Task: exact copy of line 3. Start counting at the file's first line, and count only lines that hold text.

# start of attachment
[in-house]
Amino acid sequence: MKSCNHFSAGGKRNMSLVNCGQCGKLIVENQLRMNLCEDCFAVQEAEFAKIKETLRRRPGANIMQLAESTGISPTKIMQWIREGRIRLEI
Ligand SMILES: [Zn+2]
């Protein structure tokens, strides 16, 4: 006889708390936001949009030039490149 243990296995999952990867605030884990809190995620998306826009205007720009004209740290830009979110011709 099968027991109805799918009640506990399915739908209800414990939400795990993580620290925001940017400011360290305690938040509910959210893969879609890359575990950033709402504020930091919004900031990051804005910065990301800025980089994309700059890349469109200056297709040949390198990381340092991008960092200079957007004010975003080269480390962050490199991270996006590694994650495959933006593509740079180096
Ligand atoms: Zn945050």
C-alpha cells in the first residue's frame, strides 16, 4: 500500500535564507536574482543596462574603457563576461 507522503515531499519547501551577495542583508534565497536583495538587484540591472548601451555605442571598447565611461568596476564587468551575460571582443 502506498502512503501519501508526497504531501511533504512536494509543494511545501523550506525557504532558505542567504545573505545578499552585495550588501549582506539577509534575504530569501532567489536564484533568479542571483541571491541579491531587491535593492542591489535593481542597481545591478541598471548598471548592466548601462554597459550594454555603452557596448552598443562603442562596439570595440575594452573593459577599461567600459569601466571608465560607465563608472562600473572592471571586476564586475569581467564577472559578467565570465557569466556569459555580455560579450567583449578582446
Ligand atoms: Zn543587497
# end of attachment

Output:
Ligand SMILES: [Zn+2]